Staff Review: Anne Kennedy: A Small Death in a Great Glen by A.D. Scott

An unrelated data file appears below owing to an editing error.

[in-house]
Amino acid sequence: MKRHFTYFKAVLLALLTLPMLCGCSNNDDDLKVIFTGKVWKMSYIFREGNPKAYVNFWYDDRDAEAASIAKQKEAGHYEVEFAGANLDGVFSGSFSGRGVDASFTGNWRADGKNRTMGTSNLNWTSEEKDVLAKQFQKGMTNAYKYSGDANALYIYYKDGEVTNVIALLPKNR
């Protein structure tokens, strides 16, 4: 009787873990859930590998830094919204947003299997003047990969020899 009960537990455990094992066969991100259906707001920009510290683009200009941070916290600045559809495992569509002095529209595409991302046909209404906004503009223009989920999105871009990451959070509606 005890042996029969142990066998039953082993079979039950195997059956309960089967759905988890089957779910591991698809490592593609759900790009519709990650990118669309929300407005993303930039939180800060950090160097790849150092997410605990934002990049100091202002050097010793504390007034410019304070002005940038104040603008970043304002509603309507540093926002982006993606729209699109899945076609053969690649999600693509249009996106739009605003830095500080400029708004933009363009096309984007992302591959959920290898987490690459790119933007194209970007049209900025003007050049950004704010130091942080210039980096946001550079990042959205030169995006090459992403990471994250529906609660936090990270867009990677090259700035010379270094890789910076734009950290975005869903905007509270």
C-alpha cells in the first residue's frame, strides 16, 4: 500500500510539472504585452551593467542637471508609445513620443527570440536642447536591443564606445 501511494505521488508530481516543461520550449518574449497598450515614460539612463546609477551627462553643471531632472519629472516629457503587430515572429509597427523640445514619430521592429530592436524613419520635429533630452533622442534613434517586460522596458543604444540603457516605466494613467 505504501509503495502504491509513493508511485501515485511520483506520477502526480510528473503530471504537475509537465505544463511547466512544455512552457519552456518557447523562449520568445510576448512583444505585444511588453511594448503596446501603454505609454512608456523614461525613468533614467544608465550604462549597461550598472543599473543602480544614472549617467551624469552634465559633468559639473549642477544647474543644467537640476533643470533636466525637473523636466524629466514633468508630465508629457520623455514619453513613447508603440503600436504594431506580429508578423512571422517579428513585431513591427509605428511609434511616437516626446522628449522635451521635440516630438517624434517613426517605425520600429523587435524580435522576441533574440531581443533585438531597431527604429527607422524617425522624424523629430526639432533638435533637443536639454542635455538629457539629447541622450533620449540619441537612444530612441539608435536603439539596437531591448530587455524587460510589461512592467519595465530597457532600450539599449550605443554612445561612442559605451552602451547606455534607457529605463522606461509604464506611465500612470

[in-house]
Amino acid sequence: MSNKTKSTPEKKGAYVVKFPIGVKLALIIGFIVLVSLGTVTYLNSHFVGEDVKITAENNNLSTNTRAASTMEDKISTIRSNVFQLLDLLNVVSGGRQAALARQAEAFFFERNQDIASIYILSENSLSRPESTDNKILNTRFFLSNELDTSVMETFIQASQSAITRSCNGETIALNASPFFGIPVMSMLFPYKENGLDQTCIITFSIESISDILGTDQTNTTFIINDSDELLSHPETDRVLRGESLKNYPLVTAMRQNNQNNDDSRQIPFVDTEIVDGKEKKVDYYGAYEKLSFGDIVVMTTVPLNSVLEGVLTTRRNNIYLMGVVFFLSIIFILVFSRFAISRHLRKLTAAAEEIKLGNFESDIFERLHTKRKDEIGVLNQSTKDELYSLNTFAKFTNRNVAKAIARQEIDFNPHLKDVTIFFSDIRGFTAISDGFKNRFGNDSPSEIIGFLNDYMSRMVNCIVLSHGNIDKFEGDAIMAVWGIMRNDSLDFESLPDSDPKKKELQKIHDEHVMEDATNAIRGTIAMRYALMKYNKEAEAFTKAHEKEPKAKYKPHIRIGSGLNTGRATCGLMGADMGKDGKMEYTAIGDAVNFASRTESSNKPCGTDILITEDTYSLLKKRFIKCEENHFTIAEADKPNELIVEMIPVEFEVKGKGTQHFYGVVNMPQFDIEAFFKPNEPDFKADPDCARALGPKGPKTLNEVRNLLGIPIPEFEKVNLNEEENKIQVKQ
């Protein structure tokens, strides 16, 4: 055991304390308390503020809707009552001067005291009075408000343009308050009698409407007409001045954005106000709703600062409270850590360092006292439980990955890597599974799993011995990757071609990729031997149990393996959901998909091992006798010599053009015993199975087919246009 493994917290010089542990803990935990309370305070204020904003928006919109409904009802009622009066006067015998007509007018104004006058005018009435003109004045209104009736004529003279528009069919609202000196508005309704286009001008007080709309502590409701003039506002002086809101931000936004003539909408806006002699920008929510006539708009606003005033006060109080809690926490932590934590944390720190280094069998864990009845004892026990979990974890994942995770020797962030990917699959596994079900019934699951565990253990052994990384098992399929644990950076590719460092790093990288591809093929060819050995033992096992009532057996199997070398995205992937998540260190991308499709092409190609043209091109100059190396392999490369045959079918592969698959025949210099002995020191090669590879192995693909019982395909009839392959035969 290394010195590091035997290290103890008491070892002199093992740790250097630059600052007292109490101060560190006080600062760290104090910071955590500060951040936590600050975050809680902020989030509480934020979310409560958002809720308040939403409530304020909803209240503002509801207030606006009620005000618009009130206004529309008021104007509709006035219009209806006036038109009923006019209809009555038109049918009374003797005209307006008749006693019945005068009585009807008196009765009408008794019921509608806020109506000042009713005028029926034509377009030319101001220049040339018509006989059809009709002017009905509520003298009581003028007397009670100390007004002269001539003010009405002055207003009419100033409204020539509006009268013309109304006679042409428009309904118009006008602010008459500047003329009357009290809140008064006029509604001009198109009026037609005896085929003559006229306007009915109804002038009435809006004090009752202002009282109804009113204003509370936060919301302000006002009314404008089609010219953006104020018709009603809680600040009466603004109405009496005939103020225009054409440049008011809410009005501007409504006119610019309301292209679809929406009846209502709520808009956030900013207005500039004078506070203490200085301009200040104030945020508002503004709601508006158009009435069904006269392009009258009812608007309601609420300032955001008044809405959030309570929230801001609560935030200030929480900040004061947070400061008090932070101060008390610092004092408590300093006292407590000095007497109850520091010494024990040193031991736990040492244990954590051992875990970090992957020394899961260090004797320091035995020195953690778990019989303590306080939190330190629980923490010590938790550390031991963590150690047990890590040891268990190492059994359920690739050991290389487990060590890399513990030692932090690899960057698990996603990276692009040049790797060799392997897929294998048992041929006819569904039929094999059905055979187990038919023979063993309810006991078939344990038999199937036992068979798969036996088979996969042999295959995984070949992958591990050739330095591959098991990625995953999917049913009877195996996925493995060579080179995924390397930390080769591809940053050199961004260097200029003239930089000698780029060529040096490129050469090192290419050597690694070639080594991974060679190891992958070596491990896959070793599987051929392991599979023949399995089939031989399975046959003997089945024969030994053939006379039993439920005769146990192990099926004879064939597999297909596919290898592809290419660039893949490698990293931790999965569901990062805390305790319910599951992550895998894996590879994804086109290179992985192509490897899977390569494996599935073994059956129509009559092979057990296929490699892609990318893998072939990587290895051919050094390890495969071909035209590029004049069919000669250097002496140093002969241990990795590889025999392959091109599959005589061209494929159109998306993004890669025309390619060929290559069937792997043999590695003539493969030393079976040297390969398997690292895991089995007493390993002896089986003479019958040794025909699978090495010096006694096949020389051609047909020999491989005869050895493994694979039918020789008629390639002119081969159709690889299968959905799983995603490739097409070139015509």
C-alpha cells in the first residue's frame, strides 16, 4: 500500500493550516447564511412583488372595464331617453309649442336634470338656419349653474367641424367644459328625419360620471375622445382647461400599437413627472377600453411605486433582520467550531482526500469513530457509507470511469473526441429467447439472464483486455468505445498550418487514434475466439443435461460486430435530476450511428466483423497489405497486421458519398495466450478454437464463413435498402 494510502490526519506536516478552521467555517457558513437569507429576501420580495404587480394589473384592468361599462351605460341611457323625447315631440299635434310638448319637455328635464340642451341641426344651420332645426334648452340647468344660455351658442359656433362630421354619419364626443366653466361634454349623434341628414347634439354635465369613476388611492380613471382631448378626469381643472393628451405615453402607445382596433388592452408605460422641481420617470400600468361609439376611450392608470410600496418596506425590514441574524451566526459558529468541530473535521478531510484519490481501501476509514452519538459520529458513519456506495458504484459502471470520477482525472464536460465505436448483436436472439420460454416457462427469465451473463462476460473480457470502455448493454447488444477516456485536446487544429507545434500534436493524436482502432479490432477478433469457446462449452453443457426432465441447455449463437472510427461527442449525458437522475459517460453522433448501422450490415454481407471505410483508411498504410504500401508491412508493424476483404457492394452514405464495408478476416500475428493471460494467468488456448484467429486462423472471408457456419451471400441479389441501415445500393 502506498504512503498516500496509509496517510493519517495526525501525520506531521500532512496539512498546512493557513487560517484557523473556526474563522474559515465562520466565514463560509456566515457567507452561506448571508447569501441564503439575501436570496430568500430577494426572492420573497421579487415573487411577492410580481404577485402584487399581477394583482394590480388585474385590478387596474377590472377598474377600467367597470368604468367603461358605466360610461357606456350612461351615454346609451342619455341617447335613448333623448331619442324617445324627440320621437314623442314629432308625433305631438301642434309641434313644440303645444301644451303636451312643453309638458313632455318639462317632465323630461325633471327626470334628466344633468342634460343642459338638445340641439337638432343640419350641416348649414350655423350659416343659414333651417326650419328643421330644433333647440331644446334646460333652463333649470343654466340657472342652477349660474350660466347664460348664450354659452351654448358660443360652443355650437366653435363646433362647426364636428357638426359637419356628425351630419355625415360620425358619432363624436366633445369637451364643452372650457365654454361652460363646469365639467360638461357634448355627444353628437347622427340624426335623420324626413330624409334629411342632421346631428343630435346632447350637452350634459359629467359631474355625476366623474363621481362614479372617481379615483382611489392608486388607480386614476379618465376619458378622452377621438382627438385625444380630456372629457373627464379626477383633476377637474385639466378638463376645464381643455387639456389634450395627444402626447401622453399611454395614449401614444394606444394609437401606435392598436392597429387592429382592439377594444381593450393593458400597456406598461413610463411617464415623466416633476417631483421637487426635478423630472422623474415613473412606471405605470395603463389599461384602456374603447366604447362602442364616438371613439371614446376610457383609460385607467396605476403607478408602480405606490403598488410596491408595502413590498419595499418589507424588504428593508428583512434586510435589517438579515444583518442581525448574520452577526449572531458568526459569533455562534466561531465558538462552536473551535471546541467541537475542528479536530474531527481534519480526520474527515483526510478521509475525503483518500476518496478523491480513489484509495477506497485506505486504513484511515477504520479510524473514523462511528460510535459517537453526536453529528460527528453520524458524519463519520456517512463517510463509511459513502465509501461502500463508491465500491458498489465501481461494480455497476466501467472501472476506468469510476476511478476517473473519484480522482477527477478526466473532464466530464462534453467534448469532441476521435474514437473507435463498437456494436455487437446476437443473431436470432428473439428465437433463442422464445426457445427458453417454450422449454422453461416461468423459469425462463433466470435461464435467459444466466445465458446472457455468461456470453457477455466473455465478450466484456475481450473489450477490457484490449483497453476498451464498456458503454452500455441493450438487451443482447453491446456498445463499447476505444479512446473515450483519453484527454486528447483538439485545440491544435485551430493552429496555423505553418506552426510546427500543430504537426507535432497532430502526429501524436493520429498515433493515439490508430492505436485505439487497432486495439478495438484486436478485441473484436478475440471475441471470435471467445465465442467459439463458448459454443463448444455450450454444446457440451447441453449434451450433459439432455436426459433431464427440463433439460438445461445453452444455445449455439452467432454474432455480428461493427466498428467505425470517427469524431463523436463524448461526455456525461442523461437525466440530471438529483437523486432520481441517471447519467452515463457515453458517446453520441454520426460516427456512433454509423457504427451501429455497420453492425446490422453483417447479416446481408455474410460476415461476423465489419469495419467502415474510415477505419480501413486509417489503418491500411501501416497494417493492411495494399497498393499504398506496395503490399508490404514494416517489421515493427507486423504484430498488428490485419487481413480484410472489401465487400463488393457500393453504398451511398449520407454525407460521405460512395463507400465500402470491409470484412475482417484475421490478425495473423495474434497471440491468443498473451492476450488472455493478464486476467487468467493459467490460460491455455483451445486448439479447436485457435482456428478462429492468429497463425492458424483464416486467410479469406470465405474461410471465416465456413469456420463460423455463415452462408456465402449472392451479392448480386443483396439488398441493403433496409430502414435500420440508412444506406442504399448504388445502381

The first in a series (A Double Death on the Black Isle, 2011; Beneath the Abbey Wall, 2012), A. D. Scott’s debut novel places 21st century issues in a mid-twentieth century context. Post-World War II British – or in this case Scottish – mysteries tend to be of the cozy variety, depicting a gentle and genteel lifestyle in which a citizen-sleuth often solves the crime before a more or less inept police officer. “Small Death” retains the inept police officer but the bumbling is far from innocent. And the citizen-sleuth is a journalist, newly come to the Highlands from Glasgow aiming both to turn the small weekly into a modern, smalldeathingreatglendynamic newspaper and to leave old wounds behind. That, of course, is not to be and a little boy’s death by drowning forces many secrets into the open. In that time and place PTSD was called “shellshock” and referred only to the most obviously damaged veterans; domestic violence was hidden from even the best of friends; unwed mothers were forced to give up their babies for adoption; pedophilia was covered over by victims and authorities. At the same time everyone knew these secrets that, perhaps as women began to more strongly resist their traditional roles, began to emerge from the shadows. John McAllister shows more patience in gathering evidence than with his tradition-bound staff, despite moments in which he is overcome by the emotions his growing knowledge rouses, and proves himself to be a determined man of action. The perpetrators will not surprise you (much) but the conclusion is wholly unexpected. The complex “everyone is related to everyone else” connections can be a bit hard to keep straight and it’s often unclear whether McAllister whether his predecessor Don McLeod is currently his subordinate or his superior. A few passages read more “romance” than mystery. But the bits of Highland Scots dialect add delicious flavor and readers will certainly want more John McAllister.

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